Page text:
A job title does not make a leader inspirational. Rather, it's the ability to drive people to reach great heights of performance and success and to demonstrate the qualities employees will follow by choice—passion, purpose, listening and giving meaning to their role.
Many senior leaders expect employees to follow them because of their title, their company ownership, or their place in the organization's hierarchy. And many employees do follow a leader for these reasons. But that doesn't mean the leader inspires their best work, support, and contribution.
Actions That Inspire
An inspirational leader does not just tell employees they are deeply committed to their customer's experience. The leader must demonstrate this commitment and passion in every meeting, presentation, and in how they handle customer problems. The leader's behavior must inspire employees to act in the same way.
Communication, integrity, inclusion, and sensitivity to the needs of the employees round out the qualities and characteristics of an inspirational leader. No one is inspired by a leader who people think does not care about them.
The ability to communicate that passion, purpose, and meaning to others helps establish the inspirational culture of your organization.
The inspirational leader feels passionate about the vision and mission of the organization. They are also able to share that passion in a way that enables others to feel passionate, too. Shared passion makes organizations soar in the accomplishment of their mission and vision.
The nature of the vision and mission is critical for enabling others to feel as if their work has a purpose and meaning beyond the tasks they perform each day. Sometimes leaders must help their staff connect the dots by explaining this big picture to all. Communicating the big picture regularly will help reinforce the reason your organization exists.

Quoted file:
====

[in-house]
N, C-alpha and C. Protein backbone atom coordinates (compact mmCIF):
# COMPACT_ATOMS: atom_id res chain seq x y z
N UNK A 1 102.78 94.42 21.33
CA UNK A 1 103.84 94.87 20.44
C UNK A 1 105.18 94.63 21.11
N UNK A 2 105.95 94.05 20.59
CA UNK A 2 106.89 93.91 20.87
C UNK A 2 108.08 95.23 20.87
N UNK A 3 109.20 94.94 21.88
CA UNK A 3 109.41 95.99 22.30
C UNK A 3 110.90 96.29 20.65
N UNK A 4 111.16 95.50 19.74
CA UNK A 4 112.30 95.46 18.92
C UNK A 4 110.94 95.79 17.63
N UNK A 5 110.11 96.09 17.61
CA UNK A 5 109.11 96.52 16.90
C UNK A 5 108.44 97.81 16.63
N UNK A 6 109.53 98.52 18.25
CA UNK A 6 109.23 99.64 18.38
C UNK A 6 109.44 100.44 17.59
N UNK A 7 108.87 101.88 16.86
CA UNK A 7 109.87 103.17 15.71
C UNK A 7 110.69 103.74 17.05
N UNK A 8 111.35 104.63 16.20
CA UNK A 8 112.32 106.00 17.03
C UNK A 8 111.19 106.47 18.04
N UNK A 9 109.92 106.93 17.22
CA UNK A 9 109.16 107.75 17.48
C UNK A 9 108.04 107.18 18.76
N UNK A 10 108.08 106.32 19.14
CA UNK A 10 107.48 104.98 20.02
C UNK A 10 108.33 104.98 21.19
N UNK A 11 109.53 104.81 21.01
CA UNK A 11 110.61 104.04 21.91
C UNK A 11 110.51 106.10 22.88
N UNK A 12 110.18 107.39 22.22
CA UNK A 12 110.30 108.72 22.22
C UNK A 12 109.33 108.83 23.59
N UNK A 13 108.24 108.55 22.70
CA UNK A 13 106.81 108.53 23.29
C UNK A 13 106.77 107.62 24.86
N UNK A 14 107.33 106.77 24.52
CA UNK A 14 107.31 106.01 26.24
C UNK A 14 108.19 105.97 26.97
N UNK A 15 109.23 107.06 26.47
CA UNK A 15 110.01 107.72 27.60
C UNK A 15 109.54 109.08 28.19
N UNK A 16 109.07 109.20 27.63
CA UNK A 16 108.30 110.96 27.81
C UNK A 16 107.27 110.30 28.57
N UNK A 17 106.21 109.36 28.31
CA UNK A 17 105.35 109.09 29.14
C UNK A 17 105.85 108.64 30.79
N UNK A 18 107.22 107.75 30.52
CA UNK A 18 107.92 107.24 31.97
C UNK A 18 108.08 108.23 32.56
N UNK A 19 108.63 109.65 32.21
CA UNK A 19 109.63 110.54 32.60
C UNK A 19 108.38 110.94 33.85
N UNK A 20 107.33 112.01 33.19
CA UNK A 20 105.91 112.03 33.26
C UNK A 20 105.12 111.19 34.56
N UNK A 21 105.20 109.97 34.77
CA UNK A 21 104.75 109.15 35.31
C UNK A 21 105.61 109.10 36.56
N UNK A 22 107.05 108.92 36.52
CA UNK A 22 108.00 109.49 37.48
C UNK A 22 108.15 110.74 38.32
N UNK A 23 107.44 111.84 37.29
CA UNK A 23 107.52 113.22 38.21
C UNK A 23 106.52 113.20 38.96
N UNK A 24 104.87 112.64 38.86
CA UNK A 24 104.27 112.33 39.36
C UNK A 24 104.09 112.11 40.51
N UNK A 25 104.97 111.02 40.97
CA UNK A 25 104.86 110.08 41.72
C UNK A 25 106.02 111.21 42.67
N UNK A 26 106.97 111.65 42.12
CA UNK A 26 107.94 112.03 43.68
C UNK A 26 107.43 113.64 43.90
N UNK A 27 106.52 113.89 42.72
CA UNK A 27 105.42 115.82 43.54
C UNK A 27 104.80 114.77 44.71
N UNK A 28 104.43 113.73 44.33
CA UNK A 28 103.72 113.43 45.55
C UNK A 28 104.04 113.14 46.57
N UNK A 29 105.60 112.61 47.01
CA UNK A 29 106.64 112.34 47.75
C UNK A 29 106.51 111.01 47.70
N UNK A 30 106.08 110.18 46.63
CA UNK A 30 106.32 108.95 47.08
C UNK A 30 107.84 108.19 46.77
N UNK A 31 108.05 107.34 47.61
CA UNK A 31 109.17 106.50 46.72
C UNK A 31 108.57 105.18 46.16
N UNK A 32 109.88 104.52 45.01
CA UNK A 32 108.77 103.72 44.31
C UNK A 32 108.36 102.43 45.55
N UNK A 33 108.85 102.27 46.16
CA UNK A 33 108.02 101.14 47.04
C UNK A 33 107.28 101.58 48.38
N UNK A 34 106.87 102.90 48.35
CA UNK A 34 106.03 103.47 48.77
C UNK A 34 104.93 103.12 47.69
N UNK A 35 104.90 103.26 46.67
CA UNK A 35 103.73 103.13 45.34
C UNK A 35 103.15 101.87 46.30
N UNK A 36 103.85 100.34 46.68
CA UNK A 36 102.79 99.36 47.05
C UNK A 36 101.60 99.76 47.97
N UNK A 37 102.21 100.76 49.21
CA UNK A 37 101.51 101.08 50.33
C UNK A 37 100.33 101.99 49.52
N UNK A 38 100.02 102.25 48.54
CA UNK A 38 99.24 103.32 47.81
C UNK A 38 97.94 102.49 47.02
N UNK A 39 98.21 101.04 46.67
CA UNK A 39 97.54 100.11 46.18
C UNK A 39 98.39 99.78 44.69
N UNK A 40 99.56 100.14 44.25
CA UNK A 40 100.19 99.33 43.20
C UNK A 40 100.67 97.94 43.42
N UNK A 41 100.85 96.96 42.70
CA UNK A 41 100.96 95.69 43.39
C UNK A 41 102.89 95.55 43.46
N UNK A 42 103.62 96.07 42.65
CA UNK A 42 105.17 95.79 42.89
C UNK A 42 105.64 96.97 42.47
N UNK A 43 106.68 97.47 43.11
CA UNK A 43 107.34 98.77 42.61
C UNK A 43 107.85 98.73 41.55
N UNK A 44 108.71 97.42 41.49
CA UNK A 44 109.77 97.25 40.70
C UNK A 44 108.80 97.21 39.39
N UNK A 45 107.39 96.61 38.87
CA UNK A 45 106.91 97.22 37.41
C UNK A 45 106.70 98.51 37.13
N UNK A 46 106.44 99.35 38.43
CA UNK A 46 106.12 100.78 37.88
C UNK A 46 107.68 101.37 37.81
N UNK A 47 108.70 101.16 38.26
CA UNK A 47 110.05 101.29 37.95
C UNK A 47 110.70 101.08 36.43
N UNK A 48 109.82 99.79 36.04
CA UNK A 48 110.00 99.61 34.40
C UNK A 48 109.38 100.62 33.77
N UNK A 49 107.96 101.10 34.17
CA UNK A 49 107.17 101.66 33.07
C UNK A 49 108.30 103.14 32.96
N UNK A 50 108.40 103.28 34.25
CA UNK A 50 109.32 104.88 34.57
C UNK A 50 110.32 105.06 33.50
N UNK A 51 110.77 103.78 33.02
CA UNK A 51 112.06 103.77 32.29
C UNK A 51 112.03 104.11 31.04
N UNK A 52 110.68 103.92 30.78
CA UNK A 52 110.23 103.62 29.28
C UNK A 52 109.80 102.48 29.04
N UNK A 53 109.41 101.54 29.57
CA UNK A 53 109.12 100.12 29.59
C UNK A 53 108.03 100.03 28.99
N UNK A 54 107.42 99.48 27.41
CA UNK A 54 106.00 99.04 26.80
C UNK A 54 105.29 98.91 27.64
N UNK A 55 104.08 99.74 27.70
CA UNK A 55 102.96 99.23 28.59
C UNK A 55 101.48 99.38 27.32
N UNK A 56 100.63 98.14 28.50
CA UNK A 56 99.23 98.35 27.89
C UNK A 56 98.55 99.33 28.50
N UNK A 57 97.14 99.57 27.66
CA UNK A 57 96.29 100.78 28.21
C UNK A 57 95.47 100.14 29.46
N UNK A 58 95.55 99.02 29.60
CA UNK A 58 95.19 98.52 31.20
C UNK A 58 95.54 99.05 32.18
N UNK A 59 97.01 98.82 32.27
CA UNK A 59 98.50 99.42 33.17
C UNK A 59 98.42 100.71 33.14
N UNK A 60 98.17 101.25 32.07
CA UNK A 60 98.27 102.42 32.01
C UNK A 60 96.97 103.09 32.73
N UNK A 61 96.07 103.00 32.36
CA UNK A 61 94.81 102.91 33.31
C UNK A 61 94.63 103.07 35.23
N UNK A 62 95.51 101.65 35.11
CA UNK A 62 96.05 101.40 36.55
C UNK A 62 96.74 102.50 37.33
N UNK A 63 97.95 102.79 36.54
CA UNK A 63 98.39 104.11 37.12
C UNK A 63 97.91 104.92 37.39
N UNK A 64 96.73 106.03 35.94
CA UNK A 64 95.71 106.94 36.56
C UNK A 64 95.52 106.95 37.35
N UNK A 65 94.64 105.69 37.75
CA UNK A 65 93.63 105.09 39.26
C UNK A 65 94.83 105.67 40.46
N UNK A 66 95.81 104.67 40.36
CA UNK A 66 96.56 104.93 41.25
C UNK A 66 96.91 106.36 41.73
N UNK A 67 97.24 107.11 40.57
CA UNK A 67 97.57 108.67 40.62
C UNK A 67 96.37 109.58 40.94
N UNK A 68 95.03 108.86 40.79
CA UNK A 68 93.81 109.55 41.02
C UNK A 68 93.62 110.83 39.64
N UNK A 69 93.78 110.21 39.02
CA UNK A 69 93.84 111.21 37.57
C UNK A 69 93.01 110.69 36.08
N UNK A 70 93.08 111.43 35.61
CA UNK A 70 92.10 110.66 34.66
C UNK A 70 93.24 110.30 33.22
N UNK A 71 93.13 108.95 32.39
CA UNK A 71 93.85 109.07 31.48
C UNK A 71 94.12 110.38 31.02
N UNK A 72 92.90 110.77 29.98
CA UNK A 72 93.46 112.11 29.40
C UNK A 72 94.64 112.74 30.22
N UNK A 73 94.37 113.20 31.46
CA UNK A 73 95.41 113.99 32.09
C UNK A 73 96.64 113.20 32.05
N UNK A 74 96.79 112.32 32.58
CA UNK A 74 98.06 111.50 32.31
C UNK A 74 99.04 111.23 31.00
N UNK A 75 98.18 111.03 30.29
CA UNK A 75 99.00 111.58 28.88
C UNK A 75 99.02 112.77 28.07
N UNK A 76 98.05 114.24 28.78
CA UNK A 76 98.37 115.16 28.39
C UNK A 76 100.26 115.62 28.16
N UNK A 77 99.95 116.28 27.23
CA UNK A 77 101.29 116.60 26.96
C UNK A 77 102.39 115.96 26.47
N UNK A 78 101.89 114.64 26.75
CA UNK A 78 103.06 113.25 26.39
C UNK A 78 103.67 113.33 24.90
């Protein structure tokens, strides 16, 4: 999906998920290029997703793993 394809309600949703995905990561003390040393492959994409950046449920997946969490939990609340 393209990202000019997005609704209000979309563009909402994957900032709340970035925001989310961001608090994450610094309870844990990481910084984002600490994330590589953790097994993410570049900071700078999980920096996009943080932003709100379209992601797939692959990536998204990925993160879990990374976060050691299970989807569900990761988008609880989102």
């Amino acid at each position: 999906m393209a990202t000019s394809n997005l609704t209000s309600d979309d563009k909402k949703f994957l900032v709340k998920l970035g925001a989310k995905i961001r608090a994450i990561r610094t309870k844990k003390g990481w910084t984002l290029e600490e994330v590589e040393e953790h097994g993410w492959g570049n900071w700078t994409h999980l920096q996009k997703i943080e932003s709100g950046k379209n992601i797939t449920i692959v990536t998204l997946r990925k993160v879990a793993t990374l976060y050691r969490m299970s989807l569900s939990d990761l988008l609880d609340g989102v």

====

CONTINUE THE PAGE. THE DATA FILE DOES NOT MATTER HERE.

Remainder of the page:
The inspirational leader listens to the people in their organization. Talking to people about your passion is not enough. To share meaning—a favorite and meaningful definition of communication—you must allow the ideas and thoughts of your staff to help form the vision and mission, or minimally, the goals and action plan. No one is ever 100% supportive of a direction they had no part in formulating. People need to see their ideas incorporated—or understand why they were not.
To experience inspiration, people need to feel included. Inclusion goes beyond the realm of listening and providing feedback. For real inclusion, people need to feel intimately connected to the actions and processes leading to the accomplishment of the goals or the final decision.
For example, a company canceled an annual employee event because of customer orders for their product. Many people did not like the decision, but the company involved the management team, the Activity Committee members, and many other employees in the discussion about whether to cancel or reschedule the event.
The inclusion led to a compromise that enabled a smaller celebration and a positive morale boost, yet allowed the company to meet customer needs. Since customer needs are paramount, and the employees agreed, the company's decision—made with employee input—left nothing to push back against.
Integrity and Trust
Vision and passion are important, but your employees must trust you if you want them to feel inspired. They must believe in your integrity and see it played out in your decision-making and treatment of customers and employees.
Who you are as a person is as important as the direction you provide. Employees look up to a person who tells the truth, tries to do the right things, lives a principled life, and does their best. Your actions play out on the stage of your organization. Behavior that aligns with what you say is always center stage.
Giving People What They Want
An inspirational leader gives people what they want within their capabilities. For example, you can’t provide a pay raise if the company is not reaching profit goals. But you must share the rewards if the organization is doing well.
The inspirational leader also understands that, while money is a motivator, so are praise, recognition, rewards, saying thank you, and noticing an individual’s contribution to a successful endeavor. Speaking directly to a contributing employee about the value their work provides for the organization is a key source of inspiration for the recipient. The actions you take every day at work are powerful.
Checklist of a Successful Leadership Style
Here are the qualities and actions associated with successful leaders:
- Choose to lead.
- Be the person others choose to follow.
- Provide vision for the future.
- Provide inspiration.
- Make other people feel important and appreciated.
- Live your values. Behave ethically.
- Set the pace through your expectations and example.
- Establish an environment of continuous improvement.
- Provide opportunities for people to grow, both personally and professionally.
- Care and act with compassion.